# Complex solution to Euler-Lagrange equation?

I'm currently working on Calculus of Variations and I came across an integral which I had to minimize. The integral I have to minimize is $$\int_0^1(1+y'^2)^2\,dx$$ After getting the Euler-Lagrange equation for this it has 3 solutions. One real and two imaginary solutions. Now my question is that are the complex solutions meaningful solutions since we're looking for a function that minimizes the integral, which is real.

Physically it would be meaningful to choose only the real solution but this is purely a mathematics course, so are complex solutions to EL-equation regarded as valid solutions?

Edit: The EL-equation I got is: $$4y''(1+3y'^2)=0$$ Which gives me $$y(x)=c_1x+c_2,\quad \text{or} \quad y(x)=\pm \frac{i}{\sqrt3}x+c_3$$

• Can you show more of your working and what are the three solutions? As you know, sometimes, we take complex solutions and turn them back into real ones. But it will depend on the particular form. – Simon S Jan 9 '15 at 17:03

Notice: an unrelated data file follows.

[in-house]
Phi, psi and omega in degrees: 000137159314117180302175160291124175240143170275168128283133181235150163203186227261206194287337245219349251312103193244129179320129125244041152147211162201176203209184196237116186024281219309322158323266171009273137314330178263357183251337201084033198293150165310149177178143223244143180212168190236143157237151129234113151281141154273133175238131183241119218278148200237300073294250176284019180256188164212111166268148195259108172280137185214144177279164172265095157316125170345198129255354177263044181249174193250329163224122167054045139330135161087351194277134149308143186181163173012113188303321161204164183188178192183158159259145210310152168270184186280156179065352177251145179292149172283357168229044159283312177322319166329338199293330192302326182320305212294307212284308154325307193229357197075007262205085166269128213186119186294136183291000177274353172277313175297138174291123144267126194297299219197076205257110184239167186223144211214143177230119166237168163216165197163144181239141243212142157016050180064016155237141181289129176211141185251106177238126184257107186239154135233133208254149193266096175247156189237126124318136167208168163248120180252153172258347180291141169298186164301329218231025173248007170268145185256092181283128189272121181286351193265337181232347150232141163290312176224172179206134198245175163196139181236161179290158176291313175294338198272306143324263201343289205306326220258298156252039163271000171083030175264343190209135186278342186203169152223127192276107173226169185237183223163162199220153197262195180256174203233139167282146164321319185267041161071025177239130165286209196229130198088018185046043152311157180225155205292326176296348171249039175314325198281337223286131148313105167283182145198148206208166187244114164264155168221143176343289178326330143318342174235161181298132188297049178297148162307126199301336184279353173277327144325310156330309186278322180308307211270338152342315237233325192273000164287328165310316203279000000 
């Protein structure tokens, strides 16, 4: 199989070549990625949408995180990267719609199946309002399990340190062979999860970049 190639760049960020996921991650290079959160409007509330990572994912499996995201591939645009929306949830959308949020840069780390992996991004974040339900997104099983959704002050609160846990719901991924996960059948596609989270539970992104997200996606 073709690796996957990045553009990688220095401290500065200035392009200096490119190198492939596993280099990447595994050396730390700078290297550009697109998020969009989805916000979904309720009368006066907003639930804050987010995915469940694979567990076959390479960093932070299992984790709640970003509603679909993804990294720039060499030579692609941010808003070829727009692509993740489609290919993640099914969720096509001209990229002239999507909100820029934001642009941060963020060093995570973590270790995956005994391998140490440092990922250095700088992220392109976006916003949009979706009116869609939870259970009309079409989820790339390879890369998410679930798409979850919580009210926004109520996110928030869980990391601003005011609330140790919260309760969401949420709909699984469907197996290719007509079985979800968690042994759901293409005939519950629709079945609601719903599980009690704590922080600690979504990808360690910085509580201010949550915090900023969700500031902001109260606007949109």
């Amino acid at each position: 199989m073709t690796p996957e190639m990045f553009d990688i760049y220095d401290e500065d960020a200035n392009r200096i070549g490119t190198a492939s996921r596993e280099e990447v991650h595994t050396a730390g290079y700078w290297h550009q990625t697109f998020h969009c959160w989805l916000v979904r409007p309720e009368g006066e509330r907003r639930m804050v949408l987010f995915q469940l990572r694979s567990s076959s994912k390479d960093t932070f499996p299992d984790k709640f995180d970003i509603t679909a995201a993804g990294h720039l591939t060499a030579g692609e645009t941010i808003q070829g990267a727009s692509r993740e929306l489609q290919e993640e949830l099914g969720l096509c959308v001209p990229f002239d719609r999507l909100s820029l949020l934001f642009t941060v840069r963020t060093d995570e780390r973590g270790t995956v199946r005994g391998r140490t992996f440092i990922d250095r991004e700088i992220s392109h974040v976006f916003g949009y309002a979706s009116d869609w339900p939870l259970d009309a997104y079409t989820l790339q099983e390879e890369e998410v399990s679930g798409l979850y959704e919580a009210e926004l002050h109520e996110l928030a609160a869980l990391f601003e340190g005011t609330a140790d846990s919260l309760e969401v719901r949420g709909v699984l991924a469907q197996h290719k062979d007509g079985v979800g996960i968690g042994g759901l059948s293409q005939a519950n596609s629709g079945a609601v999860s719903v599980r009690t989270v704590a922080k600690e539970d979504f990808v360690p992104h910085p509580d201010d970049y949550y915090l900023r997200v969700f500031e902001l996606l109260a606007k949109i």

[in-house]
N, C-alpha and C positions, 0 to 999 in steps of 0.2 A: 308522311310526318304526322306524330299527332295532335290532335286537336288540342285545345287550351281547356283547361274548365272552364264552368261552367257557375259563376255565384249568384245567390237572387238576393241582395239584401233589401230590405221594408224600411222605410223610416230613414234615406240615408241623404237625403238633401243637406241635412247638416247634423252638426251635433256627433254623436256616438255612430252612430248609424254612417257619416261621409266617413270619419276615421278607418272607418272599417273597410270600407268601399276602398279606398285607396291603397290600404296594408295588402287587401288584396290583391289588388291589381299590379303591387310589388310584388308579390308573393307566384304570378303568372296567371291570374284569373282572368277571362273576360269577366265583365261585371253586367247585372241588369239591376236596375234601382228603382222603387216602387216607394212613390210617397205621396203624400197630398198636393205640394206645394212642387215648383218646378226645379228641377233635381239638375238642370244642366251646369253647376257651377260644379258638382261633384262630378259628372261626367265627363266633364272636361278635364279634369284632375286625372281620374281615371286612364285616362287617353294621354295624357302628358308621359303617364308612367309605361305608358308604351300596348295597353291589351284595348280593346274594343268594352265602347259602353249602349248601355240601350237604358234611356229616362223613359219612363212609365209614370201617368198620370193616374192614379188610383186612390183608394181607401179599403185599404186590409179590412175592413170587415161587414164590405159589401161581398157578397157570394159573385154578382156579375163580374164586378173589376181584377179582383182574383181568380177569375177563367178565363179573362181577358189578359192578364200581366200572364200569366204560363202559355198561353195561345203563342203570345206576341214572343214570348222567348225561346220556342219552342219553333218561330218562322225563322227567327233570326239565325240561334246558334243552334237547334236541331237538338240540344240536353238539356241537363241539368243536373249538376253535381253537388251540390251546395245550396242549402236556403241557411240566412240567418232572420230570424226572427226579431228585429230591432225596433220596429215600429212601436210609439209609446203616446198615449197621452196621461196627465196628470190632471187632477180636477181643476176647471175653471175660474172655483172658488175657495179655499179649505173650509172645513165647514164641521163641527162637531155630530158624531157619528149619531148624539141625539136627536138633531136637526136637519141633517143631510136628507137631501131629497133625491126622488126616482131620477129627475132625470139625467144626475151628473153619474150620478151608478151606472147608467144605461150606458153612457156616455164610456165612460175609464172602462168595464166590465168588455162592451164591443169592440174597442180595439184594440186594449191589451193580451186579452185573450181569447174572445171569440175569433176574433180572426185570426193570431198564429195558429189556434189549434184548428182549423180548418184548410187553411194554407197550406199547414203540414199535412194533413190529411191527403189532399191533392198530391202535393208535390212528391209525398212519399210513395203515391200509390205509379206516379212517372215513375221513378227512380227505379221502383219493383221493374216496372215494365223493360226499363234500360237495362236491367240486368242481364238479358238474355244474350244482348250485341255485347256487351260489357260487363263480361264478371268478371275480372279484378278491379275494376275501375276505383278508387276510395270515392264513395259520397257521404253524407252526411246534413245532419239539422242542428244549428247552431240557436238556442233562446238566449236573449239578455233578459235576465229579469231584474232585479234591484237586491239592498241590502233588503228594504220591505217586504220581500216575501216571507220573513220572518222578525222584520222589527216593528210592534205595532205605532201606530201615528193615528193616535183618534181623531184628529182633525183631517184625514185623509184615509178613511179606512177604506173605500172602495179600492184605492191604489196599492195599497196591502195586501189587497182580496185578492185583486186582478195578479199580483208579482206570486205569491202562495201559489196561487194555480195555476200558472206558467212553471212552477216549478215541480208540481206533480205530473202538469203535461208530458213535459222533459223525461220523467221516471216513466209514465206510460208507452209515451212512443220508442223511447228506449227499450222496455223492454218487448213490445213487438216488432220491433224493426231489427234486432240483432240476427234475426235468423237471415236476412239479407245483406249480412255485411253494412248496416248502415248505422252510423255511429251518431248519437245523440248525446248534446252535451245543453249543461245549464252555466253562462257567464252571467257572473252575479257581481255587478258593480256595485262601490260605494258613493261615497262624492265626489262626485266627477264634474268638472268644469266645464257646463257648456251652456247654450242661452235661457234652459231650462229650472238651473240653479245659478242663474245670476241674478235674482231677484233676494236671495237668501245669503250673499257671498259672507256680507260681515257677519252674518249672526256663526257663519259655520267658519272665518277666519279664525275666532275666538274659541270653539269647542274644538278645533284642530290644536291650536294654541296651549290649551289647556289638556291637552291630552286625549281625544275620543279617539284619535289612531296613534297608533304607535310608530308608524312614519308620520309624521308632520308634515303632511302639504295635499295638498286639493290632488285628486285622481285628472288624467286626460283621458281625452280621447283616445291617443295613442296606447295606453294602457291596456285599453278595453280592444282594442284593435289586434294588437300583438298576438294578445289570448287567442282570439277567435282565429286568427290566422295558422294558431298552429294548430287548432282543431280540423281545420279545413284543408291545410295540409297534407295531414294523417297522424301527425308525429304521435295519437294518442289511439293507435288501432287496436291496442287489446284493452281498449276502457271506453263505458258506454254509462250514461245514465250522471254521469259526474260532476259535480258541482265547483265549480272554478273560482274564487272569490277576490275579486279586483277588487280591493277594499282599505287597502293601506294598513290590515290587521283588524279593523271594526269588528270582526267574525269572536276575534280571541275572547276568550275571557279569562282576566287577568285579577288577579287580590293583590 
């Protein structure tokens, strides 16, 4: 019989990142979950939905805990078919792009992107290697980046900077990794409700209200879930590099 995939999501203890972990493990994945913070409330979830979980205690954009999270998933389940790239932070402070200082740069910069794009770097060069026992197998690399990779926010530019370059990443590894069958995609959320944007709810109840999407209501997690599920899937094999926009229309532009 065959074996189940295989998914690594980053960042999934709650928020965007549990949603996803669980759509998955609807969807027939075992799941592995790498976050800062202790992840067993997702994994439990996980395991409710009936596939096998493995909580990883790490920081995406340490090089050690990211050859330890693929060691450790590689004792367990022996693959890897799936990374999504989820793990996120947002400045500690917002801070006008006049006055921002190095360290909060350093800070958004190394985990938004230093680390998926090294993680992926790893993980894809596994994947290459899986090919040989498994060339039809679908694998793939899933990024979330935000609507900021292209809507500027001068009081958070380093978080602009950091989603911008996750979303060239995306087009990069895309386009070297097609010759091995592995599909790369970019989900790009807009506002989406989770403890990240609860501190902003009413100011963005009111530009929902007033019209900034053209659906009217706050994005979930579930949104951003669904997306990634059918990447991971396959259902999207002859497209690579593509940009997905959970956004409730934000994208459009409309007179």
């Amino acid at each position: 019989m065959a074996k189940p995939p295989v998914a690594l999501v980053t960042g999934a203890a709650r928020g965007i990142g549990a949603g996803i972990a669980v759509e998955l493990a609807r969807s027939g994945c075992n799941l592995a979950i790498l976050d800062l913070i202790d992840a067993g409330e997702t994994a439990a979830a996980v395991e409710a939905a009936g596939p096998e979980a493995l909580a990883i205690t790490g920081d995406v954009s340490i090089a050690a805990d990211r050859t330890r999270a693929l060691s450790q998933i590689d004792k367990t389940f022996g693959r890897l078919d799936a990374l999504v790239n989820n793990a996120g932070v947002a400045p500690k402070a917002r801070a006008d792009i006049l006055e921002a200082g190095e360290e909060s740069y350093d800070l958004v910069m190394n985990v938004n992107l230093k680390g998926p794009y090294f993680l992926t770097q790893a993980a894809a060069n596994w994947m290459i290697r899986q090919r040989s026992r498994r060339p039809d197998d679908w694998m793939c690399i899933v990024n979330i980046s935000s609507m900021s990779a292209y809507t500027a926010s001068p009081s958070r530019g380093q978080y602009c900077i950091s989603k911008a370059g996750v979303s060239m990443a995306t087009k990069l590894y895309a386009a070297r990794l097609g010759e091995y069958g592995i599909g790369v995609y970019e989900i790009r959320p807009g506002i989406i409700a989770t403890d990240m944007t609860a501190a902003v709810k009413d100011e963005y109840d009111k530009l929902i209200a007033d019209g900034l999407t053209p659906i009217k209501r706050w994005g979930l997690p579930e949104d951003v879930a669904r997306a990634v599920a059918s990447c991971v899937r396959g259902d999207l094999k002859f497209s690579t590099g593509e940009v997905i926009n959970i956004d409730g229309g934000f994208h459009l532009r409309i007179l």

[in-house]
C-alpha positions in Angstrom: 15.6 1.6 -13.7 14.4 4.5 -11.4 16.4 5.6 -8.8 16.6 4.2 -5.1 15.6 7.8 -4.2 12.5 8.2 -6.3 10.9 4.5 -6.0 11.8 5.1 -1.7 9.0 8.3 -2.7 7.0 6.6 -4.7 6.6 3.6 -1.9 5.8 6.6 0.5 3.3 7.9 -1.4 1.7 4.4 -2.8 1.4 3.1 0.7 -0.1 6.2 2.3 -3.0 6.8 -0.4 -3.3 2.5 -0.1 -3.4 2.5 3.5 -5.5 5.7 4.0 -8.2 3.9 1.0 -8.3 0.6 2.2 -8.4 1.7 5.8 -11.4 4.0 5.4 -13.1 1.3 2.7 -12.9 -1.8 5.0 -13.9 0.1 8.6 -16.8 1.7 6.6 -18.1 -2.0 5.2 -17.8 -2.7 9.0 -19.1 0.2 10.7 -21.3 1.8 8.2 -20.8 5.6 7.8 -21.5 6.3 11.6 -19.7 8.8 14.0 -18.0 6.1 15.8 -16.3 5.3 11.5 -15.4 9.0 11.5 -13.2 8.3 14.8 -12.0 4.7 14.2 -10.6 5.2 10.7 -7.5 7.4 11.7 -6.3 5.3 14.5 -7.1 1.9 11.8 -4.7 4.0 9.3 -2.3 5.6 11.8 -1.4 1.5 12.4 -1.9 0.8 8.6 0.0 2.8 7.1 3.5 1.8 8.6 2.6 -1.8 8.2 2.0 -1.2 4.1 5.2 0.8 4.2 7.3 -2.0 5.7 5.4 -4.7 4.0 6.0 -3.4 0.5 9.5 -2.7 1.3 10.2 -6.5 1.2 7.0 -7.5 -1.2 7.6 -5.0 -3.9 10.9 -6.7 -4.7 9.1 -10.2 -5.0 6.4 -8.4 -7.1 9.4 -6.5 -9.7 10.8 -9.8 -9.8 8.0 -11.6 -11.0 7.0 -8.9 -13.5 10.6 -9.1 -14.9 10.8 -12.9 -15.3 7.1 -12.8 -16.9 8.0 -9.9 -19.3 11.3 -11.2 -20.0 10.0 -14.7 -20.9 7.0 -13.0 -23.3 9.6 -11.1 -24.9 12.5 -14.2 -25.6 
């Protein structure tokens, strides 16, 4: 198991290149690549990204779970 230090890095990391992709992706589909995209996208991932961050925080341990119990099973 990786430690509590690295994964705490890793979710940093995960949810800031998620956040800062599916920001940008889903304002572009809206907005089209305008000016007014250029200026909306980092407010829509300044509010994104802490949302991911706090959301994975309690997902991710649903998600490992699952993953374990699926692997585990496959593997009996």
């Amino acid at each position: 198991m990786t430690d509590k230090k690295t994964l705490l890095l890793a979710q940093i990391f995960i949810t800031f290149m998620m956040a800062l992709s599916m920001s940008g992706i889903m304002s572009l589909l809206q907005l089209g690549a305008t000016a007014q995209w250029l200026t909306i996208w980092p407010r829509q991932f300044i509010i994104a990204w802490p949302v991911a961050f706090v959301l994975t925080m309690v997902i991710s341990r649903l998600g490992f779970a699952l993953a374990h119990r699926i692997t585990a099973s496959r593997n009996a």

• Here is a paper on complex calculus of variation. I am not sure if it will answer your question but it should be of some of worth to look it. Complex solutions tie into the Fenchel transform. – dustin Jan 9 '15 at 17:06
• I think that OP encountered a multiplier in final ODE that is strictly positive for any real-valued function $y(x)$. So it's the case when it can be thrown away and complex-valued solutions don't play here any role. – Evgeny Jan 9 '15 at 17:09

First of all, note how your second solution is merely a special case $c_1=\pm\frac i{\sqrt3}, c_2=c_3$ of the first solution. So you might as well pick $c_1=i$ to obtain a vanishing integral, which would be quite minimal. But you should stick with real values and thus plug your first solution into the integral and minimize it with respect to $c_1$ (spoiler: $c_1=0$).
However, once you do allow for complex values, $\int_0^1(1+y'^2)^2\,dx$ no longer makes sense for minimization, since that integral can become complex-valued and thus there is no order by which to determine what is "minimal". You need to involve absolute values, e.g. either $\int_0^1(1+|y'|^2)^2\,dx$ or $\int_0^1|1+y'^2|^2\,dx$. And since you're dealing with complex functions now, $y$'s complex conjugate $\bar y$ is an independent function (alternatively you can split $y$ into real and imaginary part to obtain to independent real valued functions), i.e. you also have to consider $-\frac d{dx}\frac{\partial}{\partial \bar y'}$ to obtain a second Euler-Lagrange equation, coupled to the other one.